George Washington Papers

From George Washington to John Jay, 18 July 1788

To John Jay

Mount Vernon July 18th 1788.

My dear Sir,

A few days ago, I had the pleasure to receive a letter of yours from Poughkeepsie—since which I have not obtained any authentic advices of the proceedings of your Convention. The clue you gave me, to penetrate into the principles & wishes of the four classes of men among you who are opposed to the Constitution, has opened a wide field for reflection & conjecture.1 The accession of ten States must operate forcibly with all the opposition, except that class which is comprehended in your last description. Before this time you will probably have come to some decision. While we are awaiting the result with the greatest anxiety our Printers are not so fortunate as to obtain any Papers from the Eastward. Mine, which have generally been more regular, have, however, frequently been interrupted for sometime past.

It is extremely to be lamented that a new arrangement in the Post Office, unfavorable to the circulation of intelligence, should have taken place at the instant when the momentous question of a general government was to come before the People. I have seen no good apology, not even in Mr Hazards publication, for deviating from the old custom of permitting Printers to exchange their Papers by the Mail. That practice was a great public convenience & gratification. If the priviledge was not from convention an original right, it had from prescription strong pretensions for continuance; especially at so interesting a period. The interruption in that mode of conveyance, has not only given great concern to the friends of the Constitution, who wished the public to be possessed of every thing that might be printed on both sides of the question: but it has afforded its enemies very plausible pretext for dealing out their scandals, & exciting jealousies by inducing a belief that the suppression of intelligence at that critical juncture, was a wicked trick of policy, contrived by an Aristocratic Junto. Now, if the Postmaster General (with whose character I am unacquainted & therefore would not be understood to form an unfavorable opinion of his motives) has any candid advisers who conceive that he merits the public employment they ought to counsel him to wipe away the aspersion he has incautiously brought upon a good cause—if he is unworthy of the Office he holds, it would be well that the ground of a complaint, apparently so general, should be enquired into, and, if founded, redressed through the medium of a better appointment. It is a matter, in my judgment, of primary importance that the public mind should be releived from inquietude on this subject. I know it is said that the irregularity or defect has happened accidentally, in consequence of the contract for transporting the Mail on horseback, instead of having it carried in the Stages—but I must confess, I could never account, upon any satisfactory principles, for the inveterate enmity with which the Post Master General is asserted to be actuated against that valuable institution. It has often been understood by wise politicians and enlightened patriots that giving a facility to the means of travelling for Strangers and of intercourse for Citizens, was an object of Legislative concern & a circumstance highly beneficial to any Country. In England, I am told, they consider the Mail Coaches as a great modern improvement in their Postoffice regulations. I trust we are not too old, or too proud to profit by the experience of others. In this article the materials are amply within our reach. I am taught to imagine that the horses, the vehicles, and the accomodations in America (with very little encouragement) might in a short period become as good as the same articles are to be found in any Country of Europe—and, at the sametime, I am sorry to learn that the line of Stages is at present interrupted in some parts of New England and totally discontinued at the Southward.2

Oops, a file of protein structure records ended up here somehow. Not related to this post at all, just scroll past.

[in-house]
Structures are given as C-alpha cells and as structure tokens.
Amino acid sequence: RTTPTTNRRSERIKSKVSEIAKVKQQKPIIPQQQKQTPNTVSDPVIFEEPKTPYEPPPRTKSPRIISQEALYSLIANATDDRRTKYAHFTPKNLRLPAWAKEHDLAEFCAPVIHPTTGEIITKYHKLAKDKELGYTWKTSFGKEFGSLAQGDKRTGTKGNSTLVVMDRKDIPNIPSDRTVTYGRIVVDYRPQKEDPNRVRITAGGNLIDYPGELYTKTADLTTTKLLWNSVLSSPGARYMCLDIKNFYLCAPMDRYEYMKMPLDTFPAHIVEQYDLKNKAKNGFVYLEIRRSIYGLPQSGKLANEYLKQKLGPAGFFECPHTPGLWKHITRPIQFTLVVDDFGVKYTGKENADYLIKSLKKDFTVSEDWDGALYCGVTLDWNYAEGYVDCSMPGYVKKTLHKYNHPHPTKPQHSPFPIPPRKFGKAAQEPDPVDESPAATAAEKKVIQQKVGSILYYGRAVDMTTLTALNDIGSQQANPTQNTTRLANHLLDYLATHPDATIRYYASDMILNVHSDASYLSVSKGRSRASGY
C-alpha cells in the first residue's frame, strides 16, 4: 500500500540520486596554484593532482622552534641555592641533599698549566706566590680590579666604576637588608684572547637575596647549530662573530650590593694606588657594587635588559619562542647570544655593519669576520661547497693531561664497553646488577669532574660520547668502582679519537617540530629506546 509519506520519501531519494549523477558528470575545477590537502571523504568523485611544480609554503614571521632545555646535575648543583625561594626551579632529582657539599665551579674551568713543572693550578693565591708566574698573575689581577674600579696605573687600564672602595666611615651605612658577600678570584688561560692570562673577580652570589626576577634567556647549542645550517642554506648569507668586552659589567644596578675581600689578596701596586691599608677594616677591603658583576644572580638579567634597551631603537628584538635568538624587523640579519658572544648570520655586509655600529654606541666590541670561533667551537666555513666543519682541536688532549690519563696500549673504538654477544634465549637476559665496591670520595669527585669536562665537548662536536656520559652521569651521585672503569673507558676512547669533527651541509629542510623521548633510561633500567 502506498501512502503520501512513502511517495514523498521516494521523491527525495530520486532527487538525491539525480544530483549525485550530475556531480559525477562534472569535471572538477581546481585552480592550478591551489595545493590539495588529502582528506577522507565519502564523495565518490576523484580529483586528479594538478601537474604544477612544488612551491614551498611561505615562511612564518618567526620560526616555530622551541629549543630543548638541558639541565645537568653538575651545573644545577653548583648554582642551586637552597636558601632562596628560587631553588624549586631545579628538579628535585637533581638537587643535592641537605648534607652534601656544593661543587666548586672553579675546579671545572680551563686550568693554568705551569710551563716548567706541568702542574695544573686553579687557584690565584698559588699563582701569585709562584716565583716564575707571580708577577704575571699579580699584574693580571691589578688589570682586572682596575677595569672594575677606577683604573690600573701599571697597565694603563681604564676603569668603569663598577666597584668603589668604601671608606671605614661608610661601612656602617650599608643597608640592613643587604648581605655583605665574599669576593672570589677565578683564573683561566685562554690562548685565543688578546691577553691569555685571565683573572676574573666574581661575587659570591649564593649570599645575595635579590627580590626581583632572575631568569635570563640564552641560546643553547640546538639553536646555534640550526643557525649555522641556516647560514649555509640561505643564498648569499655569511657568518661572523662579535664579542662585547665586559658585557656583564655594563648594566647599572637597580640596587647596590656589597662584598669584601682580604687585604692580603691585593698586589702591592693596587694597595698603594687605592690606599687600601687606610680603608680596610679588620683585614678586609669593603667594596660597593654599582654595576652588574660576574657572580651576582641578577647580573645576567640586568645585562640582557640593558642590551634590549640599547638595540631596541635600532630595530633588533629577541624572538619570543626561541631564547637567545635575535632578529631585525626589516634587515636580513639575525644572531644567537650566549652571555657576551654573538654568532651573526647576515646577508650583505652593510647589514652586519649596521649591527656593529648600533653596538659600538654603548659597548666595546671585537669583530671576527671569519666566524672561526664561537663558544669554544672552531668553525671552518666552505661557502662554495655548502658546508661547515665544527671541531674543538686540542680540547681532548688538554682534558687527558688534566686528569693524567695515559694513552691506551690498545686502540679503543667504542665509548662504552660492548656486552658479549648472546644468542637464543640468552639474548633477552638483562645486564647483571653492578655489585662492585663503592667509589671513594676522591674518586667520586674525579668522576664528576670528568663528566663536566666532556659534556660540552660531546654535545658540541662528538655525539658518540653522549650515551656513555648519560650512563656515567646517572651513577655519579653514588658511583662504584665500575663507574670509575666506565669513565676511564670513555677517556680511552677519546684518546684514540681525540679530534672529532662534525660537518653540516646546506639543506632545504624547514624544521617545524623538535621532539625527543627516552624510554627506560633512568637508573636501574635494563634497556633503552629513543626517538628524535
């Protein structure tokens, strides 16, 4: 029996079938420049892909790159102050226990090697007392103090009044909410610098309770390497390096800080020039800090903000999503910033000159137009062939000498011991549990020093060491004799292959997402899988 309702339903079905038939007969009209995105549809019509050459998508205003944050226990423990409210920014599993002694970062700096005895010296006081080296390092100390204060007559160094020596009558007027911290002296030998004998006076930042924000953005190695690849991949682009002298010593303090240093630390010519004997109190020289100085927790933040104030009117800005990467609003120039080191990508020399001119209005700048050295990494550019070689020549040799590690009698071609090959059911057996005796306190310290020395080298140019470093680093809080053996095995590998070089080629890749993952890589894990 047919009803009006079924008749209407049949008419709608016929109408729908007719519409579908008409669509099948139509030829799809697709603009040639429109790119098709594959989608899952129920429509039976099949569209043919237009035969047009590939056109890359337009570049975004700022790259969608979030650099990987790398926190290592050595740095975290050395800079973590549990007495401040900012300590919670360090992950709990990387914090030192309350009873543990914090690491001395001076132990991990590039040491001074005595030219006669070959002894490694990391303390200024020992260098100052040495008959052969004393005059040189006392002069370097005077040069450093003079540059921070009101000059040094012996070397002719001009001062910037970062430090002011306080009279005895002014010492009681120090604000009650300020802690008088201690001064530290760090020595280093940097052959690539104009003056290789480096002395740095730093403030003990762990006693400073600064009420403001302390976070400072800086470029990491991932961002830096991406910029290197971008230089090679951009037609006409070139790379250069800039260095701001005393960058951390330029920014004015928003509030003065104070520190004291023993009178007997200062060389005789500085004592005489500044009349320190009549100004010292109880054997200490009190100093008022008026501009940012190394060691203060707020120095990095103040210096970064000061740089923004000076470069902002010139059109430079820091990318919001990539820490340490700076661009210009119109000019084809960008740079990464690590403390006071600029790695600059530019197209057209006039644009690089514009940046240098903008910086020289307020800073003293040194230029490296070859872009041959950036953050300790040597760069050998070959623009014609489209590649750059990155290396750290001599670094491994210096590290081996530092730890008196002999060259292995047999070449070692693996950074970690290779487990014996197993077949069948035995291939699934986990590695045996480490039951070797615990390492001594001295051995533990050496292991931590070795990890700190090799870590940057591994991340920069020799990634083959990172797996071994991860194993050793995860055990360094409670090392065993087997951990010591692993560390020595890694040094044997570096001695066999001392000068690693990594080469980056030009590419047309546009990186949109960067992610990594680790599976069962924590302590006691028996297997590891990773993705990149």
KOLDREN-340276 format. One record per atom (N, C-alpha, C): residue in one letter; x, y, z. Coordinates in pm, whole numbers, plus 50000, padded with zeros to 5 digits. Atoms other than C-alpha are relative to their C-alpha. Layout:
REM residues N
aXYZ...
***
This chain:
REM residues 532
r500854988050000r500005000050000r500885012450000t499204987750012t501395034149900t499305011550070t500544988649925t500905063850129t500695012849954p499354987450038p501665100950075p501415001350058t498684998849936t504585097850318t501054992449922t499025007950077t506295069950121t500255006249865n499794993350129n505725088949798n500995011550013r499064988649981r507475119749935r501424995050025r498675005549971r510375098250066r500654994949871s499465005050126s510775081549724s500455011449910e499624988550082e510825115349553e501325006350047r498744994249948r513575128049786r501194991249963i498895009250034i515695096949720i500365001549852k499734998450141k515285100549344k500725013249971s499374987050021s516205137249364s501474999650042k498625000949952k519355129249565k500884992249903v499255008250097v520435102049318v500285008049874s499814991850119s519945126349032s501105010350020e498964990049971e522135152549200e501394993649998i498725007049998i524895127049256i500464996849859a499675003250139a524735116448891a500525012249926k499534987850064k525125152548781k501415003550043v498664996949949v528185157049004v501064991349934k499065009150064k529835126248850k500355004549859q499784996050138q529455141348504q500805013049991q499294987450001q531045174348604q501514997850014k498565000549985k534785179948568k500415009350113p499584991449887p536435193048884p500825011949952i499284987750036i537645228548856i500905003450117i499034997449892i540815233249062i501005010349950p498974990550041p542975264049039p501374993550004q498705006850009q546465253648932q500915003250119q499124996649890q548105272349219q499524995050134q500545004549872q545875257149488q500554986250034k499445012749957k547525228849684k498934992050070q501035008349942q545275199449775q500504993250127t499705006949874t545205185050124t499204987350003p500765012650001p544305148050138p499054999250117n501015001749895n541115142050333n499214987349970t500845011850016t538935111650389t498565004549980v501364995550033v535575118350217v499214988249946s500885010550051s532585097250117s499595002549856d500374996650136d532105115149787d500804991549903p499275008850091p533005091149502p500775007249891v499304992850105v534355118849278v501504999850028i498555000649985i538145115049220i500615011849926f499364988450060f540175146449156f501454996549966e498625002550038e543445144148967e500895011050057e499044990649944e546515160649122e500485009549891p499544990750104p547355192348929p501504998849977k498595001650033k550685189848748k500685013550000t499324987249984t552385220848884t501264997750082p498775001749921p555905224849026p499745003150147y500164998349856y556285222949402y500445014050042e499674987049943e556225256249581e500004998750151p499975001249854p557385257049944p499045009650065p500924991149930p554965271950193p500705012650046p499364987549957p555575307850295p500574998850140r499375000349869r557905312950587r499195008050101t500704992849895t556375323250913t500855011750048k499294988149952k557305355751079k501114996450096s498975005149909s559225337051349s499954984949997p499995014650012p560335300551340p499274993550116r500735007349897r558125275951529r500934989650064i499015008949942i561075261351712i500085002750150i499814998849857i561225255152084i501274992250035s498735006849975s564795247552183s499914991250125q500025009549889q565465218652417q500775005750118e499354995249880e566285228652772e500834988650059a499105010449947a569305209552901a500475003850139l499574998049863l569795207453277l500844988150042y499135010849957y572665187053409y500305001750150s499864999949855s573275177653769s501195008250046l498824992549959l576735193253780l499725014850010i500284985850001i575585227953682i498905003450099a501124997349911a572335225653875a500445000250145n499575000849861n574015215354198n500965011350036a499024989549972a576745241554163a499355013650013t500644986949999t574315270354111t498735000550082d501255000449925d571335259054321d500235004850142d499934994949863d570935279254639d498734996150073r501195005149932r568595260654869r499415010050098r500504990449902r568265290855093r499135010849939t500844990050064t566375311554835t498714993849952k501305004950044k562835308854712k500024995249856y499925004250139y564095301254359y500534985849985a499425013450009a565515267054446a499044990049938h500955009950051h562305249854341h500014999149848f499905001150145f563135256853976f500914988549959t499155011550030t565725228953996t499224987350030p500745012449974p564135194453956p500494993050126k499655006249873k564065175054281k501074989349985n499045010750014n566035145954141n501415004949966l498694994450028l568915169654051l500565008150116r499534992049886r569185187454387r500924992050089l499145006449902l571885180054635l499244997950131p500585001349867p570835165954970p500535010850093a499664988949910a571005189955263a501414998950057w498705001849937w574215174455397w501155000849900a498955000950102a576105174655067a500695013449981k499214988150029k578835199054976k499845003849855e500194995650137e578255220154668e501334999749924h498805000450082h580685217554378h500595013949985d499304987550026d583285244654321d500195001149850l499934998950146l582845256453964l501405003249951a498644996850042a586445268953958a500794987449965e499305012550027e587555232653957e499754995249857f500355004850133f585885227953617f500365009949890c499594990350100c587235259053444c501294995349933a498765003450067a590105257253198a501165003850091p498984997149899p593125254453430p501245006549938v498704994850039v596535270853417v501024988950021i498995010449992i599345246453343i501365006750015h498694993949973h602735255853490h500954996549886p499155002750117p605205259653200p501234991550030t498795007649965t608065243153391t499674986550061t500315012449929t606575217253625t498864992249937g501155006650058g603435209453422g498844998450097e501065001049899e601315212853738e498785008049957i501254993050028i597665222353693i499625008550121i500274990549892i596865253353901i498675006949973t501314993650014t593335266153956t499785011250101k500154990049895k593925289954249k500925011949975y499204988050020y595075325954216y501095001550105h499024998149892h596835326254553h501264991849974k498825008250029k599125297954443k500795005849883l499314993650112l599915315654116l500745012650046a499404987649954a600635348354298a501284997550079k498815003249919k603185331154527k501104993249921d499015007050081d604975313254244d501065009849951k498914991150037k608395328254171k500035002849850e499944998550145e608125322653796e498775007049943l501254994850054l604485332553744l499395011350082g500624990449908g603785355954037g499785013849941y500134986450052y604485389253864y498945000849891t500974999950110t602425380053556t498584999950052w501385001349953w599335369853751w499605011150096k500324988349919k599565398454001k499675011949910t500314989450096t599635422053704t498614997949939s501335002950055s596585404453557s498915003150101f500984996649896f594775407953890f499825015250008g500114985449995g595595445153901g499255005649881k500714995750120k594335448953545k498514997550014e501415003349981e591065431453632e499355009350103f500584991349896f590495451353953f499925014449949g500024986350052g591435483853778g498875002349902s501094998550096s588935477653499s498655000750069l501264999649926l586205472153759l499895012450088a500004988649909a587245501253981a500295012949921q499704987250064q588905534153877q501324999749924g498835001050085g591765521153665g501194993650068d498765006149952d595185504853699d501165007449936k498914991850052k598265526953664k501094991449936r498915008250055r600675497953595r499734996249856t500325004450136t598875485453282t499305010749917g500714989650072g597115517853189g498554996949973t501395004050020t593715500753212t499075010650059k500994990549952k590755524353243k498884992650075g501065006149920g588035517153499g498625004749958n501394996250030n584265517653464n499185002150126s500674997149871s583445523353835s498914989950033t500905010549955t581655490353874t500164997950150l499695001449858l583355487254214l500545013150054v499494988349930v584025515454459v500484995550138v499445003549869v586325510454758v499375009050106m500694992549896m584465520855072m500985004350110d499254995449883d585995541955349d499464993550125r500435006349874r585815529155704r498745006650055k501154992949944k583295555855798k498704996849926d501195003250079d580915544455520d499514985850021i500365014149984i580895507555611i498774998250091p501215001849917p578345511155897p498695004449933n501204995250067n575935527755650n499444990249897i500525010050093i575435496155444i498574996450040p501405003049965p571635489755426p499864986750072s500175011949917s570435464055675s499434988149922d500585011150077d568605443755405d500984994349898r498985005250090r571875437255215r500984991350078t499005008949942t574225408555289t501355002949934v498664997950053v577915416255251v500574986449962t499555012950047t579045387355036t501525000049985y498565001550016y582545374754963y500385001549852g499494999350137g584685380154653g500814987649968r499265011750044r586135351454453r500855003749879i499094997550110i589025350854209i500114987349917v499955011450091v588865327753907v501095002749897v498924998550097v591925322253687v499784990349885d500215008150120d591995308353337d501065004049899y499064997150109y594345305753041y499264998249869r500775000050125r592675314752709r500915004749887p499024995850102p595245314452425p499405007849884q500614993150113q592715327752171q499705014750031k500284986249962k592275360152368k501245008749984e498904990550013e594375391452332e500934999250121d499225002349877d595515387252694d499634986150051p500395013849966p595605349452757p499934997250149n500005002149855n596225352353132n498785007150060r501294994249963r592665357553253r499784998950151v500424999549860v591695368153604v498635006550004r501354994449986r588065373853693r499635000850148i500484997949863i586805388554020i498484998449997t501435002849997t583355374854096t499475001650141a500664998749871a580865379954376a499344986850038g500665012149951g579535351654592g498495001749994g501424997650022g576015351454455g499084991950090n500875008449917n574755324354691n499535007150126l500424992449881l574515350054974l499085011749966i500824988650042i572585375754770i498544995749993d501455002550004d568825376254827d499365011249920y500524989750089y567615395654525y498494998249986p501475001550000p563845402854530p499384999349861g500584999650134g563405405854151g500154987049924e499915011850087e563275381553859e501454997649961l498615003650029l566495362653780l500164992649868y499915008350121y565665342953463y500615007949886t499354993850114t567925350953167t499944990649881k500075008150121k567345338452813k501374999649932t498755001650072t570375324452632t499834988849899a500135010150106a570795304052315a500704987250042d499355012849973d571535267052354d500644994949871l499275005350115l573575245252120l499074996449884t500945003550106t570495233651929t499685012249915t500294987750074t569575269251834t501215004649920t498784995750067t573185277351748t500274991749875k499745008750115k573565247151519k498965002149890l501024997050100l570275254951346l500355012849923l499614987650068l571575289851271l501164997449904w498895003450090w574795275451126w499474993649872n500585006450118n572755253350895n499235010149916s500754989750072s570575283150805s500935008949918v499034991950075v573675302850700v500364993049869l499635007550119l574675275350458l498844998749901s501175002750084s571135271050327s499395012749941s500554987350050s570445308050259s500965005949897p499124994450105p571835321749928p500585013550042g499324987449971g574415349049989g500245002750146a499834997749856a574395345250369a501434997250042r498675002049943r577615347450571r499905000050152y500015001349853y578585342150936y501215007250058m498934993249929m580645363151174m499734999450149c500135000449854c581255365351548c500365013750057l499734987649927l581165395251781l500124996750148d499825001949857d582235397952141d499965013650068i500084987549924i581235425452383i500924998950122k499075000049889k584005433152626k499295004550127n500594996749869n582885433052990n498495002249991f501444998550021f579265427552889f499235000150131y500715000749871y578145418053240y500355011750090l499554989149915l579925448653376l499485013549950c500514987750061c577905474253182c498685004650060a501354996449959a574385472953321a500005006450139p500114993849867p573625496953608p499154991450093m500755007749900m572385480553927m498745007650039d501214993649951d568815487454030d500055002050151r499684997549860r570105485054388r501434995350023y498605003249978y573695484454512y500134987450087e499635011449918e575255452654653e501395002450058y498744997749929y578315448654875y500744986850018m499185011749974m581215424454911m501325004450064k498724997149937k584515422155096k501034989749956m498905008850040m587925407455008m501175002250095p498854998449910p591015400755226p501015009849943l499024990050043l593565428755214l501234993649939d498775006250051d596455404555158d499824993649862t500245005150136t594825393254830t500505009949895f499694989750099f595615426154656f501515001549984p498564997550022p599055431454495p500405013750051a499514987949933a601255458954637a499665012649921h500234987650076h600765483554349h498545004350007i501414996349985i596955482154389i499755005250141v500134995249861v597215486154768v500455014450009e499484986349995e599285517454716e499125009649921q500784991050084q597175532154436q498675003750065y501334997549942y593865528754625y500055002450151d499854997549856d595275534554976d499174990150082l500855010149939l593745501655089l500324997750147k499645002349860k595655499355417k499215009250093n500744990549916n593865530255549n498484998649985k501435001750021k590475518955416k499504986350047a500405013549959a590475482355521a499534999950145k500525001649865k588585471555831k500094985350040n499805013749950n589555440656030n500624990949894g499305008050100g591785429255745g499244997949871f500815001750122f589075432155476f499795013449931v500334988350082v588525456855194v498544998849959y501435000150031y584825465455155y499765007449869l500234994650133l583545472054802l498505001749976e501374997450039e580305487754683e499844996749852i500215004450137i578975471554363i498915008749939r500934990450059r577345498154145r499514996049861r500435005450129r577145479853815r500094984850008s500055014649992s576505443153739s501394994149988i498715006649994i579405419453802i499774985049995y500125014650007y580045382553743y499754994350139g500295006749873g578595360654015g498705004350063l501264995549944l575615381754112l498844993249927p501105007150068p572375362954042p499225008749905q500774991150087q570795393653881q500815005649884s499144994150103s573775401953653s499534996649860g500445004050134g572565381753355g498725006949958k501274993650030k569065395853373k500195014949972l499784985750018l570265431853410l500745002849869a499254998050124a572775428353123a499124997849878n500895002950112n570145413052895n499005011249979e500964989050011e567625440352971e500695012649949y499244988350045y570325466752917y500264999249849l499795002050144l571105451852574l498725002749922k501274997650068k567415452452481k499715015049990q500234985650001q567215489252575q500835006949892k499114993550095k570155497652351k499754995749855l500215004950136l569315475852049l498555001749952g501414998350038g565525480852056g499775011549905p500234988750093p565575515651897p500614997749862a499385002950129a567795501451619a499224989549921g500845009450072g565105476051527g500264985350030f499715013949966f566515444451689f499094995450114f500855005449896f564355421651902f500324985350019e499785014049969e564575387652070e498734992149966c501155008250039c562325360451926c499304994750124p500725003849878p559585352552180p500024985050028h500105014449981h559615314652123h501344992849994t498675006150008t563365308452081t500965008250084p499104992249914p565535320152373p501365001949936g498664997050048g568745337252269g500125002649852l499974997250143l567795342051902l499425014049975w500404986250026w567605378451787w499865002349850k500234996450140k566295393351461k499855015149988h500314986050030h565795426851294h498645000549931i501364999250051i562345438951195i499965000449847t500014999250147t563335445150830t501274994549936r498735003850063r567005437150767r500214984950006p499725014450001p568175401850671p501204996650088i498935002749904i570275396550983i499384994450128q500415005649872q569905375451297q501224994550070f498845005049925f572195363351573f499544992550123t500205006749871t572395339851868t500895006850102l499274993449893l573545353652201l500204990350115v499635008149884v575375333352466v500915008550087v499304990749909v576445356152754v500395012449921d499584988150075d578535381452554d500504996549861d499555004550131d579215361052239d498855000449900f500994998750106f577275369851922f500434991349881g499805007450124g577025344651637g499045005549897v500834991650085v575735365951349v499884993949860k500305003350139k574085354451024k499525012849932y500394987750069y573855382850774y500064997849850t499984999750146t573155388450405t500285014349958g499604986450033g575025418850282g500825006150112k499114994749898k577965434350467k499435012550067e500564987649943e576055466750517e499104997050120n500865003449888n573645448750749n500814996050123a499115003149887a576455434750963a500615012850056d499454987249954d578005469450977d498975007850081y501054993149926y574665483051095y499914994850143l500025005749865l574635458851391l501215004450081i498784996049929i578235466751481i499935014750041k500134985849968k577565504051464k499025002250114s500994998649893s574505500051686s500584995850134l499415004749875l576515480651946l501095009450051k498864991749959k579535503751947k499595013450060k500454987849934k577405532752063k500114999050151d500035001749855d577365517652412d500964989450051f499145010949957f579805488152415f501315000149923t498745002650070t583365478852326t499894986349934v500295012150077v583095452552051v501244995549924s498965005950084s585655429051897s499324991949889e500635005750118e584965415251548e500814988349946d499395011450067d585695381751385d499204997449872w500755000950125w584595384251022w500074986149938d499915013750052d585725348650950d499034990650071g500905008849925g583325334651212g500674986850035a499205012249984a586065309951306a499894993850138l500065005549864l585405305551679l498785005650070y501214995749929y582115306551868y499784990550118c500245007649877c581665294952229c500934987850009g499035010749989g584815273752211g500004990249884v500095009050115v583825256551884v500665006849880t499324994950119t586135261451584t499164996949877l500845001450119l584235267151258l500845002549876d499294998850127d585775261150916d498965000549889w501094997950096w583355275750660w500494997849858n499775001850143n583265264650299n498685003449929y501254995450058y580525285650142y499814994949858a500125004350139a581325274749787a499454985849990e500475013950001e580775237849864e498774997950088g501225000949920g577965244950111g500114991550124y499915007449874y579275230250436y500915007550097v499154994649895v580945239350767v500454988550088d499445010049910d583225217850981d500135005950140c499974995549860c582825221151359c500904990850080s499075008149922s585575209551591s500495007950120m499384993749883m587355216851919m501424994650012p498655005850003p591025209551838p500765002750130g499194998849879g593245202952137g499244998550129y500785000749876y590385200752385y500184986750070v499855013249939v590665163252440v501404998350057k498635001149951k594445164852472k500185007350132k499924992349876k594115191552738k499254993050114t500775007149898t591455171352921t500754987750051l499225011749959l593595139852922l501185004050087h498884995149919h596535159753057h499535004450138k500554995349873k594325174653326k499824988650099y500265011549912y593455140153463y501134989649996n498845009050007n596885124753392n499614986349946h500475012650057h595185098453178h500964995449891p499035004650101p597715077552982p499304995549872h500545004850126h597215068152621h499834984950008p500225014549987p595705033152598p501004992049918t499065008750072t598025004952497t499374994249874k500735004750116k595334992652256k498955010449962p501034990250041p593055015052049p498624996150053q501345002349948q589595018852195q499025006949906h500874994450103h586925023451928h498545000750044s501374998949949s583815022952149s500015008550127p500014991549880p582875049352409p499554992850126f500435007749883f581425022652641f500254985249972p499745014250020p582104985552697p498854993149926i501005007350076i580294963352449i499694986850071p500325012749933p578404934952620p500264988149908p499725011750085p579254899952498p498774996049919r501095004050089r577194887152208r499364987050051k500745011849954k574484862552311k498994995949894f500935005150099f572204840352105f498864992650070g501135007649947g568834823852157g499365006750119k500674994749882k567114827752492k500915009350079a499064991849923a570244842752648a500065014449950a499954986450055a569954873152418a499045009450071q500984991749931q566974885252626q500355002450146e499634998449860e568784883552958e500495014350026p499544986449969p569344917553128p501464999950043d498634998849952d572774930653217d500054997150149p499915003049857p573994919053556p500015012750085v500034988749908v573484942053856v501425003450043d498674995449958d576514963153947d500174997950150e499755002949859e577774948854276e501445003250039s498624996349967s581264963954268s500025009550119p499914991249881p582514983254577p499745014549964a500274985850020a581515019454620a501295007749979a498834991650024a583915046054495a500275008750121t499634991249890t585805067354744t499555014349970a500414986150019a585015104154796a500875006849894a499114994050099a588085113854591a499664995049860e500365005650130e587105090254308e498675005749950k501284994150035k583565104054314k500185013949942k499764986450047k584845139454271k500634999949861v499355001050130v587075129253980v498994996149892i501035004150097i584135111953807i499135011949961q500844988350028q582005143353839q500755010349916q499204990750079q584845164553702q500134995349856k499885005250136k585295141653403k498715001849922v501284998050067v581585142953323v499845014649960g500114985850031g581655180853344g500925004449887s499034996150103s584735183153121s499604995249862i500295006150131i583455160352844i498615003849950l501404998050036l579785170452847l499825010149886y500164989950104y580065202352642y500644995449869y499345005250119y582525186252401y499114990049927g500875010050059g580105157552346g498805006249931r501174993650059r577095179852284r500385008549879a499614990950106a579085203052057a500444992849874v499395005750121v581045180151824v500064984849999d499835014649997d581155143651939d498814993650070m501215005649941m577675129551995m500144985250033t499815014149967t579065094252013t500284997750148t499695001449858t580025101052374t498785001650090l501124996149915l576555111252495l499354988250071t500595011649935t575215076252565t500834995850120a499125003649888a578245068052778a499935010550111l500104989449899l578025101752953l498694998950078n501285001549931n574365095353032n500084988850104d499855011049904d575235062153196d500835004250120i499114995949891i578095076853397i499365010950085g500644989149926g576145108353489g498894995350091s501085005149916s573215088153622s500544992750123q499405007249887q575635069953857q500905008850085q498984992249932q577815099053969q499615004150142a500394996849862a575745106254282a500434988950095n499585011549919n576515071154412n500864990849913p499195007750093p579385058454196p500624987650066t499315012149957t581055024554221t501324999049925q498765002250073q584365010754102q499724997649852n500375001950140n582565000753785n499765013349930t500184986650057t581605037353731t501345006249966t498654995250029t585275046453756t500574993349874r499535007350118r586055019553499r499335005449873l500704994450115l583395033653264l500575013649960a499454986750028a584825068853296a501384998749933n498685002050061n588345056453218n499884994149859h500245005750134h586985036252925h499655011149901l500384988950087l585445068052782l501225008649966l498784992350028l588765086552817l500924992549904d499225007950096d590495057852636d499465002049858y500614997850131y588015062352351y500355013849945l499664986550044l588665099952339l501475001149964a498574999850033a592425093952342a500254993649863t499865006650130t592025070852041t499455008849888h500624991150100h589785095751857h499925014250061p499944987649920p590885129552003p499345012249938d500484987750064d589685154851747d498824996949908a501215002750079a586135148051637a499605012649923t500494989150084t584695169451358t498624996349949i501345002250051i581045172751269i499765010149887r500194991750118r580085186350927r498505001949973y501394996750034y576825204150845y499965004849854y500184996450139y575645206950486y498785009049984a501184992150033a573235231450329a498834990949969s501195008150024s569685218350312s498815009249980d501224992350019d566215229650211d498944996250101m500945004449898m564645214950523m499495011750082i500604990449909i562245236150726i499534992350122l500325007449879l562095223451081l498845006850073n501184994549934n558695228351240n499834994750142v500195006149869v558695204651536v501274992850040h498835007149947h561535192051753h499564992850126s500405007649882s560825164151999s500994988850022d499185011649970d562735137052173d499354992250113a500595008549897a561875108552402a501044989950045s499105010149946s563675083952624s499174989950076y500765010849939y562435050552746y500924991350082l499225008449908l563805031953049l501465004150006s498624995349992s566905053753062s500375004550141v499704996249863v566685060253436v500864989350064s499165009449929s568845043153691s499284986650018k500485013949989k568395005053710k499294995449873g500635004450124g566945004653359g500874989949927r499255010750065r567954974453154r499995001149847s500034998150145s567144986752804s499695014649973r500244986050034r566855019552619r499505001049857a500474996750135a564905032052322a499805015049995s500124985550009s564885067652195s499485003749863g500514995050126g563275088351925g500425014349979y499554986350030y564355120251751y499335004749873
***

I mention these suggestions only as my particular thoughts on an Establishment, which I had conceived to be of great importance—Your proximity to the person in question & connection with the characters in power, will enable you to decide better than I can on the validity of the allegations; and, in that case, to weigh the expediency of dropping such hints as may serve to give satisfaction to the Public—With sentiments of the highest consideration & regard—I am Dear Sir, Your Most Obedt & Affecte Hble Servt

Go: Washington

P.S. Since writing this letter, I have been favoured with the one which you begun on the 4th and finished on the 8th instant from Poughkeepsie and thank you for the information contained therein. A little time will, I hope, bring the agreeable account of the ratification by your State unfettered with previous amendments. Yrs &c.

Go: W——n


1GW was referring to the letter from Jay at the end of June; he had not yet received Jay’s letter of 4–8 July. See postscript.

2On 15 Oct. 1787 Congress authorized Ebenezer Hazard as postmaster general to contract with postriders to carry the mail, and Hazard soon thereafter contracted with postriders, instead of stagecoaches, to carry the mail north of Philadelphia, beginning in 1788. He also discontinued the practice of allowing printers to exchange their newspapers with one another without postal charges. The resulting disruption in the flow of news and newspapers provoked widespread protest. See the editors’ summary of these developments in Kaminski and Saladino, Documentary History of the Ratification of the Constitution description begins John P. Kaminski et al., eds. The Documentary History of the Ratification of the Constitution. 26 vols. to date. Madison, Wis., 1976—. description ends ,16:540–41.

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